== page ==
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Hugo Chávez for life?

Venezuelans voted Sunday to scrap presidential term limits, opening the door for their leftist president to rule indefinitely.

By Staff writer / February 17, 2009

Supporters of Venezuela's President Hugo Chavez celebrated outside the Miraflores Palace on Sunday.

Jorge Silva/Reuters

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Caracas, Venezuela

With a clear popular victory Sunday in his bid to end term limits, Venezuelan President Hugo Chávez has injected new vigor into his controversial "21st-century socialism" movement and secured his role at a time when the economy is starting to falter.

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His win has roused consternation among his critics, who accuse him of single-handedly focusing on maintaining power, and dashed the hopes of a political opposition that had gained ground in recent elections and were beginning to focus beyond 2013, when Mr. Chávez would have had to step down had he lost the referendum.

Chávez's decisive win, with a near 10-point margin, hands him the prospect of unlimited rule.

Political observers say that it will also embolden his socialist project, as each of his electoral victories has in the past, and could reinvigorate the efforts of his allies in Latin America who are also seeking longer mandates.

"He is going to take advantage of this moment, saying the people voted for socialism," says Ricardo Sucre, a political analyst in Caracas. "He is going to say this gives him the authorization to take more power and advance his project."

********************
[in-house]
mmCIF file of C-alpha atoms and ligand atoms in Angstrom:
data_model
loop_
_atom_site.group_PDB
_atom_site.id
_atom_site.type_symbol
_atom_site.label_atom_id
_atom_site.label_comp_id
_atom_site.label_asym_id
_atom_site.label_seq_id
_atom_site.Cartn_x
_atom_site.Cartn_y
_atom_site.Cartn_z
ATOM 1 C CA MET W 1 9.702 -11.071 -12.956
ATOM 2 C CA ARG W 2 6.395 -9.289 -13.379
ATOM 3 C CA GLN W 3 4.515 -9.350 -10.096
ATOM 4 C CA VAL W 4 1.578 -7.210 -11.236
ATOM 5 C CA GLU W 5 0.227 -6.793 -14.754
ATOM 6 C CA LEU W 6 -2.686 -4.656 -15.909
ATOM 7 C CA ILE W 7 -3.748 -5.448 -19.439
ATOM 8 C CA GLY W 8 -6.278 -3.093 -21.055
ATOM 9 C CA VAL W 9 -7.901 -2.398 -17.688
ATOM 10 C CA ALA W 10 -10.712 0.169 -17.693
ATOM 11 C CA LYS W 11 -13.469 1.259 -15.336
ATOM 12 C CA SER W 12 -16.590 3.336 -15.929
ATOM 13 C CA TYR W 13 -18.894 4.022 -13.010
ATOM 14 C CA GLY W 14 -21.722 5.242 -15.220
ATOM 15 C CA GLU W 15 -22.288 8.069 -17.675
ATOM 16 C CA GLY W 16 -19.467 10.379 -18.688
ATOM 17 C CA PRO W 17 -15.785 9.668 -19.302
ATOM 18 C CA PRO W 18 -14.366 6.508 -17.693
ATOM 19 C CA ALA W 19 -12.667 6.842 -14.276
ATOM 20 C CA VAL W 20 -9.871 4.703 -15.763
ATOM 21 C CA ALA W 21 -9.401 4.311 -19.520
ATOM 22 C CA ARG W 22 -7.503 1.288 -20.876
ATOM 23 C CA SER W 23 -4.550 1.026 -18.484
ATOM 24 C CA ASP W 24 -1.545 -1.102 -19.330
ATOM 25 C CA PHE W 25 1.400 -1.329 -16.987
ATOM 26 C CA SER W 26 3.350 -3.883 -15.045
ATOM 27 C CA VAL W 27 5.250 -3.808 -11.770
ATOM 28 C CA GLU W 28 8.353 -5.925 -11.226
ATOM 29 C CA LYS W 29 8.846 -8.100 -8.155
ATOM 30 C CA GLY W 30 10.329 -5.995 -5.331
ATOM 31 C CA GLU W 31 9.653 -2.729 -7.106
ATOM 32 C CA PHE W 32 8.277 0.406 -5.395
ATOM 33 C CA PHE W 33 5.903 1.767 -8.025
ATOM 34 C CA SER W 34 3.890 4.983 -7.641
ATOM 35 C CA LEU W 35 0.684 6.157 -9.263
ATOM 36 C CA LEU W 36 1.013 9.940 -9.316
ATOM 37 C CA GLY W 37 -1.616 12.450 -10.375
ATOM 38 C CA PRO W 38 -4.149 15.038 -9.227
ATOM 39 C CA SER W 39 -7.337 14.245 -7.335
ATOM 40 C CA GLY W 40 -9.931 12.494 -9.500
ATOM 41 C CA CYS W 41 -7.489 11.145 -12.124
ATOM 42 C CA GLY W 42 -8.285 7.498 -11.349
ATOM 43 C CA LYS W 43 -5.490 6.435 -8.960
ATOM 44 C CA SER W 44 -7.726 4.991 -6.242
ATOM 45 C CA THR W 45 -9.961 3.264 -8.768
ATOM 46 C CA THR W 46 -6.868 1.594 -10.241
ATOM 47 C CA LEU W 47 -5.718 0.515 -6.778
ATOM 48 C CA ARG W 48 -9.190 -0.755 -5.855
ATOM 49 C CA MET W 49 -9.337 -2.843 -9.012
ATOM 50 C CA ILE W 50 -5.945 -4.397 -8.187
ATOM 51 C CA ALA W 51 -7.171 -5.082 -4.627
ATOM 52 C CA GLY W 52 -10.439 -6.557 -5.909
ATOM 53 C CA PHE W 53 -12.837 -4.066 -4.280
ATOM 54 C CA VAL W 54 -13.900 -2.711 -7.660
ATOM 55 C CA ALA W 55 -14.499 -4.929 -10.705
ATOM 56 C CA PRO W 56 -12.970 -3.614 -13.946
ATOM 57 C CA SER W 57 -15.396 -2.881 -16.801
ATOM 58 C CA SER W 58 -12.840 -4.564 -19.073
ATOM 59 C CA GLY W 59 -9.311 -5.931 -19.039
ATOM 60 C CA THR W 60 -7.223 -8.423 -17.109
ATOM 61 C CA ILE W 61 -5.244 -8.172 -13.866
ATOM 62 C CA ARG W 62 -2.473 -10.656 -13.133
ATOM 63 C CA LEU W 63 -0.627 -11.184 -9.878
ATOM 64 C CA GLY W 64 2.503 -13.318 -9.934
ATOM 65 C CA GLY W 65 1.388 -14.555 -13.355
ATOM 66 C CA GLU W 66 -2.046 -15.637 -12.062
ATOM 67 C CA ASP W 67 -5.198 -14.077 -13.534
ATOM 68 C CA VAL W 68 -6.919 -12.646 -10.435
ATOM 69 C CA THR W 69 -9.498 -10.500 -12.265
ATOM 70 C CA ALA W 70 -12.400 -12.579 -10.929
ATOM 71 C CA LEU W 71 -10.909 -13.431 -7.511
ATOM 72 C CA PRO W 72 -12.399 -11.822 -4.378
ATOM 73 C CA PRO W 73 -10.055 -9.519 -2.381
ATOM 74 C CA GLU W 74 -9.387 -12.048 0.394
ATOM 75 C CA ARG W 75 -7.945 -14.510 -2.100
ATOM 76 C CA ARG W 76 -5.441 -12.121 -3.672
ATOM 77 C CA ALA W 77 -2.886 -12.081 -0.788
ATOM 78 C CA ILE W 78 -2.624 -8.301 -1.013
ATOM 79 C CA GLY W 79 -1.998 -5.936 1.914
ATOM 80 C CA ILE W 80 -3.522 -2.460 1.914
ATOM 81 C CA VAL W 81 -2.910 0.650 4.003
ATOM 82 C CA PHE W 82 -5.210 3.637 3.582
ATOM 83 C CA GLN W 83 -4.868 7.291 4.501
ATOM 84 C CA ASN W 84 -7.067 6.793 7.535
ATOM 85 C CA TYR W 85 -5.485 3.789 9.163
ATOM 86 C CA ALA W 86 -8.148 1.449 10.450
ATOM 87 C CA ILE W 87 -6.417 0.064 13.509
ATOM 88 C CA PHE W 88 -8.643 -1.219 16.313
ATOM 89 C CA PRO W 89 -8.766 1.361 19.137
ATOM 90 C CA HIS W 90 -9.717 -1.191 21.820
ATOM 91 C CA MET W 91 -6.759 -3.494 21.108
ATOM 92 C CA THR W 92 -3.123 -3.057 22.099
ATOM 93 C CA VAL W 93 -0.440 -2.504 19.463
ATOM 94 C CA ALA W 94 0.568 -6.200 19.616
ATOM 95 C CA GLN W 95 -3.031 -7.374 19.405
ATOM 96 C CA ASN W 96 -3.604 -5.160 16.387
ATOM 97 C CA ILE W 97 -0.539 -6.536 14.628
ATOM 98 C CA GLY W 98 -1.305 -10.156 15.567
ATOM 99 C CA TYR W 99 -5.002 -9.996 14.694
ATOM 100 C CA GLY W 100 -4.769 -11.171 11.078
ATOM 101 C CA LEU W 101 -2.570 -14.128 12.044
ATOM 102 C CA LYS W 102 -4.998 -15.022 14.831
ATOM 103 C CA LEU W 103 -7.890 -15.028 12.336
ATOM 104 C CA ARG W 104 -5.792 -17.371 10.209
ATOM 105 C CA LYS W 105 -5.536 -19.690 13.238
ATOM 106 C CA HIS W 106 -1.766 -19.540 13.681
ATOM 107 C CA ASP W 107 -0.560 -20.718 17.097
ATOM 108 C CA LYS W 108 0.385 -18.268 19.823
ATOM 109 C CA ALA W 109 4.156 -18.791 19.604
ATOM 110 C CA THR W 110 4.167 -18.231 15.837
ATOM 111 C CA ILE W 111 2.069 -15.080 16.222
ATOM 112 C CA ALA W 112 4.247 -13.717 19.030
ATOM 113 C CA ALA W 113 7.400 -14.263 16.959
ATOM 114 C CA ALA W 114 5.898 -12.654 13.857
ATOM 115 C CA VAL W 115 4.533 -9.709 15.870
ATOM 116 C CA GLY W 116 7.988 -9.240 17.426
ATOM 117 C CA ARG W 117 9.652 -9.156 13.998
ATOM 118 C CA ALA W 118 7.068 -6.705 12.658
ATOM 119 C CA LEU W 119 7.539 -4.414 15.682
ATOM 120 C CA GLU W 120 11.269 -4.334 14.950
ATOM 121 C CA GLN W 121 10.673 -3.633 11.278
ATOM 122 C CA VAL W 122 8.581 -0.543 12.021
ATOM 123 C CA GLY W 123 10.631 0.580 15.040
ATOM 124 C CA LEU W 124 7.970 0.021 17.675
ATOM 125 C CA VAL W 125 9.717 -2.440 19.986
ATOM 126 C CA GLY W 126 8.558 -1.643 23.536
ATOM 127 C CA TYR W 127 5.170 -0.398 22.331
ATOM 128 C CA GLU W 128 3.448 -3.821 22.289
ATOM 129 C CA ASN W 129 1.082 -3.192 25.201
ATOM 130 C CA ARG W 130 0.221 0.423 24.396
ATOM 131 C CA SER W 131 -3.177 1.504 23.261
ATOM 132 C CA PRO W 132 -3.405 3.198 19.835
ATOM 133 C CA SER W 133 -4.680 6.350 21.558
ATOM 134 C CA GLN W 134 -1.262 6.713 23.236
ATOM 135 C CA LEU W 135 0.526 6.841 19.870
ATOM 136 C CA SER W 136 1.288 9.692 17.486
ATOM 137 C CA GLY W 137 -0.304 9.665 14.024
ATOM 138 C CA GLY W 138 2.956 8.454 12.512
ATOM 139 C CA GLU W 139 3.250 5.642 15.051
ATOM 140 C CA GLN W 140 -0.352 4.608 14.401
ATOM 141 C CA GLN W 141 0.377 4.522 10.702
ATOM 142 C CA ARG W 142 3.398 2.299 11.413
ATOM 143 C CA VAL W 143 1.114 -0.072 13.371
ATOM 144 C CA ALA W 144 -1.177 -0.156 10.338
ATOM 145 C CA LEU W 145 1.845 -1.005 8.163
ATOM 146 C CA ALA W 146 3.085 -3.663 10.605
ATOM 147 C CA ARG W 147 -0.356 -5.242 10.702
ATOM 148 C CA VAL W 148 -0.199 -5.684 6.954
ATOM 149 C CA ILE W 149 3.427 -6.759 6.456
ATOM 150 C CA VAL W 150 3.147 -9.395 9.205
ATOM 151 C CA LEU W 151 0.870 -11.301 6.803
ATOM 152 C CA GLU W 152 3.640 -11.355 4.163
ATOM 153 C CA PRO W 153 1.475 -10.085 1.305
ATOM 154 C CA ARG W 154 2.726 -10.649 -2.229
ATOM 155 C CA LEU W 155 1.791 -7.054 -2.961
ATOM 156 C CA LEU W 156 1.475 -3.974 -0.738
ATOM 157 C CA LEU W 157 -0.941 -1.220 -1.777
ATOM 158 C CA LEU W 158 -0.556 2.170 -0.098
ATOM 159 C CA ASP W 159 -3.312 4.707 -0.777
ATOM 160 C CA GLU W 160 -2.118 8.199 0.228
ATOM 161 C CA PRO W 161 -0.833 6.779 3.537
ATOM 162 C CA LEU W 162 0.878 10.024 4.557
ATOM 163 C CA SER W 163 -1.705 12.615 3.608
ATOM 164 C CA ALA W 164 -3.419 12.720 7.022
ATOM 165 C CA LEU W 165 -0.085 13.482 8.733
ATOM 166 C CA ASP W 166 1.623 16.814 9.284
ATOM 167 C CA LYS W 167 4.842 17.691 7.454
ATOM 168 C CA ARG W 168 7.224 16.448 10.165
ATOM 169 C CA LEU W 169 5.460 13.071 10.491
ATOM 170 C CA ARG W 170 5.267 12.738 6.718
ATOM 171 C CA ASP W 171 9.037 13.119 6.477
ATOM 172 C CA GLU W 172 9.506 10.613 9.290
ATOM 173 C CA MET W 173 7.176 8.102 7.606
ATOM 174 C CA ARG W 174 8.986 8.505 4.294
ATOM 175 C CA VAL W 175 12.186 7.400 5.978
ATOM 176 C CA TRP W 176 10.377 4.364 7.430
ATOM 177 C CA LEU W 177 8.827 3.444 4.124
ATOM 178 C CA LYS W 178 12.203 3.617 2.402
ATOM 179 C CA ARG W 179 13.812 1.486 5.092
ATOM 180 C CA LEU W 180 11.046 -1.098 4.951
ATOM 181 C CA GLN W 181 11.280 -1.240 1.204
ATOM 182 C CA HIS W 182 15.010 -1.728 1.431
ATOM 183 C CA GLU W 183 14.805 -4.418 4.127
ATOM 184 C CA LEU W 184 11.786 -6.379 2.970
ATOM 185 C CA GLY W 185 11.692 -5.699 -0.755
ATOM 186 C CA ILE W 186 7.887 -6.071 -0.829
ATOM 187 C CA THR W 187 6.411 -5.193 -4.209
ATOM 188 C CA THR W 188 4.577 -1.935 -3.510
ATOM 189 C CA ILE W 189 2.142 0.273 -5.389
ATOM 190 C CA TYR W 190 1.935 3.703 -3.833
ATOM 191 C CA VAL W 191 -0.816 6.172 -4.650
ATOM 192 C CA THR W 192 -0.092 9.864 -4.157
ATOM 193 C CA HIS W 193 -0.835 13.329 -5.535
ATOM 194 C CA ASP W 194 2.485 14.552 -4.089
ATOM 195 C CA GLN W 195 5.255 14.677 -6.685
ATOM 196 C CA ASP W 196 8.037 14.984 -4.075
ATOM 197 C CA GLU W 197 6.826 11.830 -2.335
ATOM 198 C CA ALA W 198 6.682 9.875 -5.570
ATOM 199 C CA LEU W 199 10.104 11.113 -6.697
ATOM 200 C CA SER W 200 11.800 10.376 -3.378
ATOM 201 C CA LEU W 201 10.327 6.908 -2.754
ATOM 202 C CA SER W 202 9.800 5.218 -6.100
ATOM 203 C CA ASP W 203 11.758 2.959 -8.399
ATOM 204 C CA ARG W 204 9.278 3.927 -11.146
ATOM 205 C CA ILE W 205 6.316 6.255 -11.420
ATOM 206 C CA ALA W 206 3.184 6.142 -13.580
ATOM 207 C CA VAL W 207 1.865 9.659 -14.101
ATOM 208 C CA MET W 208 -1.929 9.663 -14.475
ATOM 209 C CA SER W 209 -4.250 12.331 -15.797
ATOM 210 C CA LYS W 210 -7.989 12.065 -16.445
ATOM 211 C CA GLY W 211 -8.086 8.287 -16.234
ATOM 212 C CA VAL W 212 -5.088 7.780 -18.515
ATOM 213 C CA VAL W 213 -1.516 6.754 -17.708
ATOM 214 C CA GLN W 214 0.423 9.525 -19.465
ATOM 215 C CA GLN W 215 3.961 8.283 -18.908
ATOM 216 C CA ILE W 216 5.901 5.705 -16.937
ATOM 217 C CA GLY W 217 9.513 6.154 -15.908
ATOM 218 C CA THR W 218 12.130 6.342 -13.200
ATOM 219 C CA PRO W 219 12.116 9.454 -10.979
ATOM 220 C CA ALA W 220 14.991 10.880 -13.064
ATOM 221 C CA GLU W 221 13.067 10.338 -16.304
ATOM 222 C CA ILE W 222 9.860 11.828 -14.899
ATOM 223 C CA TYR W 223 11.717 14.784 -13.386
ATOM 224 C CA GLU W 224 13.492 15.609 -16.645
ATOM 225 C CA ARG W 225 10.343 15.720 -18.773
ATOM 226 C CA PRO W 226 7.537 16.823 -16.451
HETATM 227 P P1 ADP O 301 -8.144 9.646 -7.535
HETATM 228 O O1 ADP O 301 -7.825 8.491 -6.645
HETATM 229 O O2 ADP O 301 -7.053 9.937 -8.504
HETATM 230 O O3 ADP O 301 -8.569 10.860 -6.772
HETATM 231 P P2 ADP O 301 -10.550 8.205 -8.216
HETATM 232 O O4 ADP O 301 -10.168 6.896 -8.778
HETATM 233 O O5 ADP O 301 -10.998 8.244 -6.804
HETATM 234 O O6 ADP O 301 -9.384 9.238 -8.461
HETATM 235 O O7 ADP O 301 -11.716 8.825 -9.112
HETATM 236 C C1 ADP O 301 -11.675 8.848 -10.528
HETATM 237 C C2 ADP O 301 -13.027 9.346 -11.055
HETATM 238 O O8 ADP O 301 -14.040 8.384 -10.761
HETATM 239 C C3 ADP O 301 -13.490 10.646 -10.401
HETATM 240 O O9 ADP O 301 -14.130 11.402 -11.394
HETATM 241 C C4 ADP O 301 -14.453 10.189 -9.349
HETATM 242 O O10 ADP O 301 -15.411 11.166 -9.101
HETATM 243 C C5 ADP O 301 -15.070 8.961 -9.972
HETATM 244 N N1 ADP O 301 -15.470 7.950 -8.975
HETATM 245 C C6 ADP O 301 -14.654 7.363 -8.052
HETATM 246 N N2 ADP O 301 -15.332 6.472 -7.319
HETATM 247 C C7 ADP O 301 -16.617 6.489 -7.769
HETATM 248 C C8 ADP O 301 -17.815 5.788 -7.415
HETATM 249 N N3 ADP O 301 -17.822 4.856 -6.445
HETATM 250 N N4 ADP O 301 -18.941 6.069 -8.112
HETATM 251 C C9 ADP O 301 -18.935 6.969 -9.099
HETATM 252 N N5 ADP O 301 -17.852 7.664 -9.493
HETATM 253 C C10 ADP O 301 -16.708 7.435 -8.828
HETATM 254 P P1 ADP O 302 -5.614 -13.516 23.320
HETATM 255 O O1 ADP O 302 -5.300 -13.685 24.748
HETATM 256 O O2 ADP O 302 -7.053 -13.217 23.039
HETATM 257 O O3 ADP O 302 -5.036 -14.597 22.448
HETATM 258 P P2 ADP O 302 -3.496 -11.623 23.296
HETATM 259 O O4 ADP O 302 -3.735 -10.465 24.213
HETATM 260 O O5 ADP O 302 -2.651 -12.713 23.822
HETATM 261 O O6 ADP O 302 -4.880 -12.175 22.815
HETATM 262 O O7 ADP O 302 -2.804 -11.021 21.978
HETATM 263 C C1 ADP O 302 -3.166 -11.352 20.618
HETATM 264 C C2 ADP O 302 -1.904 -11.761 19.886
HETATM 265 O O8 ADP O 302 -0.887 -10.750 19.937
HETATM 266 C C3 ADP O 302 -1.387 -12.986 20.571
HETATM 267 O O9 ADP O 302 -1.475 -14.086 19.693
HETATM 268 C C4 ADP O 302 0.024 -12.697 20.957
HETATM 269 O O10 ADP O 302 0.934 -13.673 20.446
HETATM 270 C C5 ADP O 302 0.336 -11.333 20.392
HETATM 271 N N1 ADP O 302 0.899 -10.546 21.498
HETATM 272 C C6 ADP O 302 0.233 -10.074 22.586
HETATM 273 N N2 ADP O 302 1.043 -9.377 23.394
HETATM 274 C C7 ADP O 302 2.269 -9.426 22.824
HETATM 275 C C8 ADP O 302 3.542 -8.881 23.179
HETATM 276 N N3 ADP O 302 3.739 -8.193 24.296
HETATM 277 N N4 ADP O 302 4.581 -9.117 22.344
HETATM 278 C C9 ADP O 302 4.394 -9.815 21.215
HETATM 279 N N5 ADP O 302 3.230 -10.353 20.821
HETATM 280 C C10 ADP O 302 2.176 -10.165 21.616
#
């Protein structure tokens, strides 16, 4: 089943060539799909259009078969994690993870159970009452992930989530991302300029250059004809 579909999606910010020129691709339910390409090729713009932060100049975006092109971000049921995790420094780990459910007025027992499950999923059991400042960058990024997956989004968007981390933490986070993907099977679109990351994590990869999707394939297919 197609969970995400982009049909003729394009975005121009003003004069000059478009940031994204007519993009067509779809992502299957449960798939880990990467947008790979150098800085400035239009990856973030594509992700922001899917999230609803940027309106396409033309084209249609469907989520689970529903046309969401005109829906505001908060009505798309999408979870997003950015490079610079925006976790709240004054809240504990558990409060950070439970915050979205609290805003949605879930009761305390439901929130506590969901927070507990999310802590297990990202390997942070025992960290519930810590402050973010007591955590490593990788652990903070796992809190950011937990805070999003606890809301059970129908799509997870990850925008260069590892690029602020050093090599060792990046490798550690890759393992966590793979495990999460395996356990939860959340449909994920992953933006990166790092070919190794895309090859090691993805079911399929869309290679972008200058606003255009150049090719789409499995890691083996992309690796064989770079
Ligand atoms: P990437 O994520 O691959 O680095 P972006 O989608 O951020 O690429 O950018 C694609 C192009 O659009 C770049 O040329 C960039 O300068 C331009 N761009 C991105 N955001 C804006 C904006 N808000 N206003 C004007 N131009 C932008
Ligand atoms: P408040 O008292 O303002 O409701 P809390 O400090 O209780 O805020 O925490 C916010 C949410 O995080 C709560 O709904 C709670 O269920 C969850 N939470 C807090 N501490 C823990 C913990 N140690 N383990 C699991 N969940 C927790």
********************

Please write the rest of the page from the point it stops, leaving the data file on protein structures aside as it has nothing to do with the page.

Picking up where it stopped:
Happy crowds in Caracas

On Sunday night, ebullient crowds took to the streets in Caracas. They set off fireworks as electoral officials, with 94 percent of votes counted and results revealing an irreversible trend, showed that 54 percent of Venezuelans had voted to remove term limits for elected officials. It was a much stronger win than the polls had predicted.

"Those who voted 'yes' today voted for socialism, for revolution," Chávez told supporters in downtown Caracas who wore T-shirts with Chávez's image emblazoned on them, waved flags, and held up cut-out images of their leader.

Such rhetoric is no surprise, says Mr. Sucre, who expects Chávez to take action to back up his words soon.

After Chávez won handily in Venezuela's 2006 presidential elections, he quickly moved to nationalize major industries, such as telecommunications.

Chávez has earned almost religious reverence among his followers, especially in poor areas, where he has channeled billions of dollars into social programs in the form of health and literacy programs.

"I love my president," says an elated Lourdes Mesones, a stay-at-home mom from the poor neighborhood of Petare. "He helps my people, and no one else ever has."

But the victory was a blow to his detractors. "We have had 10 years, and he's done some good things," says Arles Finol, an administrative assistant in Caracas. "But he has not taken care of the fundamentals, especially corruption and insecurity. We don't need to give him more time, we need change."

Big setback for the opposition

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